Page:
The 50 Best Hip-Hop Albums of All Time

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Ruffhouse Records / Columbia Records

As a musical genre, hip-hop has morphed into a mainstream force that impacts everything from the way we dress to the way we speak.

From the rough & tumble streets of the Bronx in the 70s right up until the current day, masterful wordsmiths have taken to the mic to put their lyrical art on full display. Rap/hip-hop aficionados all over the globe have been treated to some of the finest pieces of work in all of music from mega-popular acts and underground legends. While there are hundreds of recommendable albums worth mentioning here, we decided to come up with a definitive list of 50 hip-hop albums that will always stand the test of time due to their unbridled musical excellence and relevant social commentary.

The LPs scattered all over this list should implore you to dig into the digital crates and unearth the lyrical gems each GOAT-tier MC provides.

1. ‘The Miseducation of Lauryn Hill’ - Lauryn Hill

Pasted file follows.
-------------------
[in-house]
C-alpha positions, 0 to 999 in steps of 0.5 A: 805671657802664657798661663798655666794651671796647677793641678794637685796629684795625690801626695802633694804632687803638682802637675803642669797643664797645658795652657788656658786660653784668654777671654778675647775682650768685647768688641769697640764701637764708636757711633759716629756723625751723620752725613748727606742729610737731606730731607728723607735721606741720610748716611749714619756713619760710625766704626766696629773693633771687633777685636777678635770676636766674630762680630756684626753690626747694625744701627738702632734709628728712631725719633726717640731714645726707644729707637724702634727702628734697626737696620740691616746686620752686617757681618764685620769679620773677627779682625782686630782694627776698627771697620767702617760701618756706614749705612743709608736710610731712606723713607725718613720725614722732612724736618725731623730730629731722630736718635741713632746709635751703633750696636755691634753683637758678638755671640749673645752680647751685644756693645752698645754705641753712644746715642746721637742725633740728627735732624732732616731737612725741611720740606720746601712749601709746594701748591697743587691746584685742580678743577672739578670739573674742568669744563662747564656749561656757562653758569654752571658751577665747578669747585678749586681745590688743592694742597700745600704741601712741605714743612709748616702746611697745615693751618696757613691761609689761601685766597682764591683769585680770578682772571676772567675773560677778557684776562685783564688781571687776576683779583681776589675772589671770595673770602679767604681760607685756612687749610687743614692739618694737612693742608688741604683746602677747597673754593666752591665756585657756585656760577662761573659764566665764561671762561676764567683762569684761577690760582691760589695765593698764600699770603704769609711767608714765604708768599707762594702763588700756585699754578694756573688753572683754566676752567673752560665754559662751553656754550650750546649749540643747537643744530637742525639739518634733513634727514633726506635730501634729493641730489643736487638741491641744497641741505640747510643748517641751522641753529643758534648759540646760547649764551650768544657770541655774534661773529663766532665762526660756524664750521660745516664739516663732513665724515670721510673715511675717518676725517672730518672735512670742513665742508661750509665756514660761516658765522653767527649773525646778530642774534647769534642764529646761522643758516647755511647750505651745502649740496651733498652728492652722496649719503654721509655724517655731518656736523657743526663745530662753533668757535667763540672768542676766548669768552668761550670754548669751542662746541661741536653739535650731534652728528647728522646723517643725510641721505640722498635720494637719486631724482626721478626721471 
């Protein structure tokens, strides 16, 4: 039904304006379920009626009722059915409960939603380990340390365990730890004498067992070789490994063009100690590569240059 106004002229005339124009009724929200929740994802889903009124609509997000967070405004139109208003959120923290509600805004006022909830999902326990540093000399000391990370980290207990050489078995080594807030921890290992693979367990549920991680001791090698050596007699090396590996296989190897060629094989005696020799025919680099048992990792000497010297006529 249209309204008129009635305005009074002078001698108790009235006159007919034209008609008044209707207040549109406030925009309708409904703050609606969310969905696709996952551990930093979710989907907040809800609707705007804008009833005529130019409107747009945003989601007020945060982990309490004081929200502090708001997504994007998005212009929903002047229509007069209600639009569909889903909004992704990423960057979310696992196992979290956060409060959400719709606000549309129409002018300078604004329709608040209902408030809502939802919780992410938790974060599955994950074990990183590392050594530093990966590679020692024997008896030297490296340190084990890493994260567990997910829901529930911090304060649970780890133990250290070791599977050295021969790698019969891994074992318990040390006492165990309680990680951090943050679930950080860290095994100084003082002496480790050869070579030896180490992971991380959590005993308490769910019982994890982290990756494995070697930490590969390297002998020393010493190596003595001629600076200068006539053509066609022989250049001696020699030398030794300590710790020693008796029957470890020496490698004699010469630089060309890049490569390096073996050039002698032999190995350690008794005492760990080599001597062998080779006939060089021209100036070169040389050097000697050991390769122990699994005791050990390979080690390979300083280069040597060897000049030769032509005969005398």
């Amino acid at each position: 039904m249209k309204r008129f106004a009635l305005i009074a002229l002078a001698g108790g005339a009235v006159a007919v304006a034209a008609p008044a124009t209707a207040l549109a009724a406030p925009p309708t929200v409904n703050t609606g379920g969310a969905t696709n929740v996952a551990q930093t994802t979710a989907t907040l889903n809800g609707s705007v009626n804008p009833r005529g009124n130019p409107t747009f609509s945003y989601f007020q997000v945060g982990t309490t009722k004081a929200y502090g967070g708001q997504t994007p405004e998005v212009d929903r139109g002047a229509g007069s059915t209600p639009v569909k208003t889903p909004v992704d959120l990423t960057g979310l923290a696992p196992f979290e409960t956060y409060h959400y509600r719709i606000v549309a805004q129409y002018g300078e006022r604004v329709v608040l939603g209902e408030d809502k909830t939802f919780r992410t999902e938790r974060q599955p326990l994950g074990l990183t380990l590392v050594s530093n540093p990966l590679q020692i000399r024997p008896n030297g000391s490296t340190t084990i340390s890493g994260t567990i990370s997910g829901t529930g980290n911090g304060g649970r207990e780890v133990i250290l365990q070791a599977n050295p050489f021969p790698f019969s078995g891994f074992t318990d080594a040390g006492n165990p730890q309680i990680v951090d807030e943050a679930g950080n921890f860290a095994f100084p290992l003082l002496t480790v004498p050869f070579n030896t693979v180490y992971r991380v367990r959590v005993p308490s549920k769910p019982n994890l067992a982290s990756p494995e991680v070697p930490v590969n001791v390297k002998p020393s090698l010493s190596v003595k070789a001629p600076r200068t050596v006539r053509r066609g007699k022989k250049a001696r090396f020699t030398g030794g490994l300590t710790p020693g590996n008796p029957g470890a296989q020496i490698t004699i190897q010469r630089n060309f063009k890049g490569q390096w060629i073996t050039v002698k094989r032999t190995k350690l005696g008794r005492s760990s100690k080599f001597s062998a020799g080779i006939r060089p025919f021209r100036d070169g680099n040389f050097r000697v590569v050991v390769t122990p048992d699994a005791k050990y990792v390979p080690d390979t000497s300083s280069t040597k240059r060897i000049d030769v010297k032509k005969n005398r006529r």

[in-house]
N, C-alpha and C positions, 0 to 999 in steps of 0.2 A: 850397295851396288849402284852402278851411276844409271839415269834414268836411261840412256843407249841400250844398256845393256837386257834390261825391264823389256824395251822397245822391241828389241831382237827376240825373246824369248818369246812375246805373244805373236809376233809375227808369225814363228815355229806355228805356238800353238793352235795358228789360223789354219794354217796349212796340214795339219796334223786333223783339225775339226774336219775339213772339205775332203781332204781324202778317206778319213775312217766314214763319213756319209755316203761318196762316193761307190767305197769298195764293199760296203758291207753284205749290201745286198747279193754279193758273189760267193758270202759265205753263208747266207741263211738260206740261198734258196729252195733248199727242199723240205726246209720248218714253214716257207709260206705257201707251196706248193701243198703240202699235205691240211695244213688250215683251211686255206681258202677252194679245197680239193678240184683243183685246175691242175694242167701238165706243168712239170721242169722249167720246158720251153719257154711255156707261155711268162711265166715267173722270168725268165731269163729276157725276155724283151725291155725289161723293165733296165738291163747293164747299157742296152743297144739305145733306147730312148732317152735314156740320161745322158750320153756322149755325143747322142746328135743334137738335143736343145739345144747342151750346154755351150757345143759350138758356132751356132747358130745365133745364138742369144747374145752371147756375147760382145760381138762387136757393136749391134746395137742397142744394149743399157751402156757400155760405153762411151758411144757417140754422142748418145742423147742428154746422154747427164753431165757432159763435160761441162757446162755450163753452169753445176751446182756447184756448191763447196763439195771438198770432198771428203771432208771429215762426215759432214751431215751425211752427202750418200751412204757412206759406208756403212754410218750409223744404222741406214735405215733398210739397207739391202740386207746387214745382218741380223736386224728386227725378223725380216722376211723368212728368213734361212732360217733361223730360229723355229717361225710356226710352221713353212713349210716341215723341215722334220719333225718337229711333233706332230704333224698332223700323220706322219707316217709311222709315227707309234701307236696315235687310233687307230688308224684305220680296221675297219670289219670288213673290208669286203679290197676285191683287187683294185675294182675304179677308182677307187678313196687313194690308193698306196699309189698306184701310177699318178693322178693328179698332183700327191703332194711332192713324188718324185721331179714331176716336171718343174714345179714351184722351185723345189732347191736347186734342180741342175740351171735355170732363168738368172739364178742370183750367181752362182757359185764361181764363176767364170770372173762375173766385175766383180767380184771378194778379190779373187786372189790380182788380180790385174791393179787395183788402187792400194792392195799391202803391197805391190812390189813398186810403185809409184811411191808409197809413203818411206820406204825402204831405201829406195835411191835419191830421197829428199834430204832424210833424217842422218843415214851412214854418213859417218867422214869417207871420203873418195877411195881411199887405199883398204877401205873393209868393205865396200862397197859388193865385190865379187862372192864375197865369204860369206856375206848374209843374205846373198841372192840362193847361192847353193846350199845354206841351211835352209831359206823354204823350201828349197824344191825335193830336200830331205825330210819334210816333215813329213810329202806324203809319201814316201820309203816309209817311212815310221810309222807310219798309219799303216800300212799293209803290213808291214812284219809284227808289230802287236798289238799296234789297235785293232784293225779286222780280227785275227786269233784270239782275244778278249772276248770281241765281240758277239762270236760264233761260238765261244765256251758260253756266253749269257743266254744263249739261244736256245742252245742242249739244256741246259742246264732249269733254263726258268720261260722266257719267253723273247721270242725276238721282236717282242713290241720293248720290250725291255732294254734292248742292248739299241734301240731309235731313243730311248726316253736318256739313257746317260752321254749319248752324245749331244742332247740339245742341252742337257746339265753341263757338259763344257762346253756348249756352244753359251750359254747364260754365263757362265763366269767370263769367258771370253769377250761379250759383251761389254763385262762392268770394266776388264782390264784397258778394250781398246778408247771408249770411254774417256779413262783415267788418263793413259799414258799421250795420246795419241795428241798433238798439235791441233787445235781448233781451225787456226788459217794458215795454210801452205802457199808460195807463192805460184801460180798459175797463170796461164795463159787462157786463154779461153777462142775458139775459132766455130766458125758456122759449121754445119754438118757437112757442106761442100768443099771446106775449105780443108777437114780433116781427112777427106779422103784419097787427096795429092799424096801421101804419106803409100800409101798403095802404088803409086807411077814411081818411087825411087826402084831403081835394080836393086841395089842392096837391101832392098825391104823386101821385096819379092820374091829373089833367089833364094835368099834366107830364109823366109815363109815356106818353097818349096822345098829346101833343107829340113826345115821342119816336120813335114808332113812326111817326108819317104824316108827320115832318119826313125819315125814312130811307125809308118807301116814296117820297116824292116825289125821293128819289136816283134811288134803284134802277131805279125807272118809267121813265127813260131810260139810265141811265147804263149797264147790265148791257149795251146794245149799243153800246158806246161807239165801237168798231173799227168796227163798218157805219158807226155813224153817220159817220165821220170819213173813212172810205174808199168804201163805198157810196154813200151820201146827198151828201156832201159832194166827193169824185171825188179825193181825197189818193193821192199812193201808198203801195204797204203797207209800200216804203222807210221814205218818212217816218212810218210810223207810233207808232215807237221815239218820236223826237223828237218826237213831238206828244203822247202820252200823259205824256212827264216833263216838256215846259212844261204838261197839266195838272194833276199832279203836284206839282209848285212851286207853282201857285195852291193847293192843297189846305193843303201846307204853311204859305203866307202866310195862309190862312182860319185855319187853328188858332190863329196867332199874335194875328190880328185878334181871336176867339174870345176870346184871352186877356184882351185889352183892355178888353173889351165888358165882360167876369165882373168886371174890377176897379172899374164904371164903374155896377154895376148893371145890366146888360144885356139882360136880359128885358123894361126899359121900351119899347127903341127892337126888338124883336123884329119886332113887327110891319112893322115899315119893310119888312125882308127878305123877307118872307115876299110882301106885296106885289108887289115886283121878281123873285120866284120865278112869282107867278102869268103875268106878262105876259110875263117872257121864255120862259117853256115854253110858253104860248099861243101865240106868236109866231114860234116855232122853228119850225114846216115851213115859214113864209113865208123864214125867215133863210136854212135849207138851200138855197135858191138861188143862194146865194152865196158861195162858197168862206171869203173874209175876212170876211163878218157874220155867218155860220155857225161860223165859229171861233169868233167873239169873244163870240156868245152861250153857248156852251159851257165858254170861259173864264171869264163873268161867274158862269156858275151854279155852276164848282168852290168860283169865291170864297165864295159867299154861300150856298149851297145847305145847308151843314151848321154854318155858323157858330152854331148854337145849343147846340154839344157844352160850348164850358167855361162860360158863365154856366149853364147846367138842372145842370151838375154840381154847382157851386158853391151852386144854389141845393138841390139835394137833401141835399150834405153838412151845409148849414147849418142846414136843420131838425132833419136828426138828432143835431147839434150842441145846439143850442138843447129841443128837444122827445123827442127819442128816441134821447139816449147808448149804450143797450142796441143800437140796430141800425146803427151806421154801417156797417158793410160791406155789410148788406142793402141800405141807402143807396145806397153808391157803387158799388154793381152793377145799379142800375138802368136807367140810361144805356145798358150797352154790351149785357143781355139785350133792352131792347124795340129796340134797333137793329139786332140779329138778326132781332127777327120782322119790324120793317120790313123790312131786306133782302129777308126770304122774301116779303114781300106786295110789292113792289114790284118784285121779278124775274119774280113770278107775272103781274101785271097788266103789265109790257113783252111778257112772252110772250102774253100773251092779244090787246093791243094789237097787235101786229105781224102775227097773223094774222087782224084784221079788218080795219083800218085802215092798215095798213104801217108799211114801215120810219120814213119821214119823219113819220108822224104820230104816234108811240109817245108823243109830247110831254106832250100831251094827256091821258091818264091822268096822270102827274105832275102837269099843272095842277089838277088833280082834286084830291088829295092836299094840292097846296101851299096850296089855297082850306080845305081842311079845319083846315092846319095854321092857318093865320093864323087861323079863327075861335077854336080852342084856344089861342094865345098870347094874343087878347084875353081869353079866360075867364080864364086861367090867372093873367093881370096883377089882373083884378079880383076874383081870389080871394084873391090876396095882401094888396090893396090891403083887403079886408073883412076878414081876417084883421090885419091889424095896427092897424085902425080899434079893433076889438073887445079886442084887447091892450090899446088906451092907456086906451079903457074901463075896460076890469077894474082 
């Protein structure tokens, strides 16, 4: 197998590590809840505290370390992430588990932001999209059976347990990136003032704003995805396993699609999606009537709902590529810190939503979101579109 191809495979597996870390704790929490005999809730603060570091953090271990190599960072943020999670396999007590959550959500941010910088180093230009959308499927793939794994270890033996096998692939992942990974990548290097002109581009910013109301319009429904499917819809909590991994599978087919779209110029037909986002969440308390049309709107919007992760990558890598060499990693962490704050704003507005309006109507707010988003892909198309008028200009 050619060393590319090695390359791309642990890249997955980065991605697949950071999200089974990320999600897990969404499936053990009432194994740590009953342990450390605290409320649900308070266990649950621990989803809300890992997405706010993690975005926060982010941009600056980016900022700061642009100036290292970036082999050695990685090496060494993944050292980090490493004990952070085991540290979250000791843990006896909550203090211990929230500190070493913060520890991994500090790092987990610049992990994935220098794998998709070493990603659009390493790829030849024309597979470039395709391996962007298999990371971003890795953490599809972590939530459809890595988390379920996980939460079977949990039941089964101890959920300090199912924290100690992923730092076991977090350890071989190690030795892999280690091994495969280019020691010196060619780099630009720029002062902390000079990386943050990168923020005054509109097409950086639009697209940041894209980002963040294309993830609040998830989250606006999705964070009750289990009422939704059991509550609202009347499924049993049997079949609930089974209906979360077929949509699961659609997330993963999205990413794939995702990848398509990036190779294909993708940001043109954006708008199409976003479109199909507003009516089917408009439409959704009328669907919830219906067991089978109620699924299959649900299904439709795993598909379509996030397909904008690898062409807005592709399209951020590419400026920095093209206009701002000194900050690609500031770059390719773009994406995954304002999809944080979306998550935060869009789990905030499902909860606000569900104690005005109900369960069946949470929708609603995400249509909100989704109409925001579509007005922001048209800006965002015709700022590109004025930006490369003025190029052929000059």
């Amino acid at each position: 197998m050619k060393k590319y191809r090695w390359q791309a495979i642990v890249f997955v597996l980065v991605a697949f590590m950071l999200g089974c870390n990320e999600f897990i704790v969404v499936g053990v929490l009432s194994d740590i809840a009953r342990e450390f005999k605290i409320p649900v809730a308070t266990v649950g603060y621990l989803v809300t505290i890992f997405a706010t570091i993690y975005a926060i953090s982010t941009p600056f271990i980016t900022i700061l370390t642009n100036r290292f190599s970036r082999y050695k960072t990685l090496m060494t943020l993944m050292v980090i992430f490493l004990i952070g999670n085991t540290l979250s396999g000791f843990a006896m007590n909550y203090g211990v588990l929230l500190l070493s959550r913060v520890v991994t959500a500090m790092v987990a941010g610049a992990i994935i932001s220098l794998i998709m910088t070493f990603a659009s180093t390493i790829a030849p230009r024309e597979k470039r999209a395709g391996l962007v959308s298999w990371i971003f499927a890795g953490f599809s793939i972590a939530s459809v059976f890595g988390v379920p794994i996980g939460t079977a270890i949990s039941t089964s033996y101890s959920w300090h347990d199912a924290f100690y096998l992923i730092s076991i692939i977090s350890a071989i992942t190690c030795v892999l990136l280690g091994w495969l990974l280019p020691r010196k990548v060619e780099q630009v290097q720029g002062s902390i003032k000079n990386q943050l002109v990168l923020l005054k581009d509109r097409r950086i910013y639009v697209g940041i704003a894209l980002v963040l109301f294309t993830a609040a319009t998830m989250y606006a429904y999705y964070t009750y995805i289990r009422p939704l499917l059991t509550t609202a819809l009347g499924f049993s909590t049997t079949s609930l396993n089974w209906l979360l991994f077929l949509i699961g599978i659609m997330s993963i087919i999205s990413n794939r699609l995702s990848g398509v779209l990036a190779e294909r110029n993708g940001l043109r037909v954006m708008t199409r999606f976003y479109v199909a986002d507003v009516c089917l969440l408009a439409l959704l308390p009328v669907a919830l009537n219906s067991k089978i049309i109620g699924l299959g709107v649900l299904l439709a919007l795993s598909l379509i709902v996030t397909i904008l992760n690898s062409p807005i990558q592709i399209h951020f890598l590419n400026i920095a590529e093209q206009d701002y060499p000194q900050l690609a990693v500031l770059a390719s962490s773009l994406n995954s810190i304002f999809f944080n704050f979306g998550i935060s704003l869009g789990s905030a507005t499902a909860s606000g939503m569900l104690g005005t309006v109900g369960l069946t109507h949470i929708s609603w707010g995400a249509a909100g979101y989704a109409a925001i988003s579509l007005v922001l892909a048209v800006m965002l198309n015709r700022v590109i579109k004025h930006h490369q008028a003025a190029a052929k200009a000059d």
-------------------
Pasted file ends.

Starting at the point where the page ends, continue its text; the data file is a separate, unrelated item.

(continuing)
Queen Hill arrived on the scene as a member of the legendary trio The Fugees (more on that group later). When she decided to step out on her own and deliver her first solo LP, the world got treated to an all-time classic. This LP props up black women as a whole and speaks on the issues that plague them on a daily basis (dealing with one’s sexuality and sense of identity, for instance). Lauryn Hill mashed up a number of genres and came away with an amazing hodgepodge of songs that inspired an entire generation of women to pursue their musical dreams.

2. ‘Criminal Minded’ - Boogie Down Productions

The debut LP from the collective trio of KRS-One, D-Nice, and DJ Scott La Rock is an East Coast gem that still knocks to this very day. The clever amalgamation of rap/hip-hop, rock & roll, and reggae influences played the background perfectly while KRS-One released a flood of hard-hitting bars. Songs like “South Bronx” and “The Bridge is Over” are monumental hits off of this monumental LP. Thankfully, the rest of the songs on offer here are just as phenomenal as those undisputed hip-hop gems.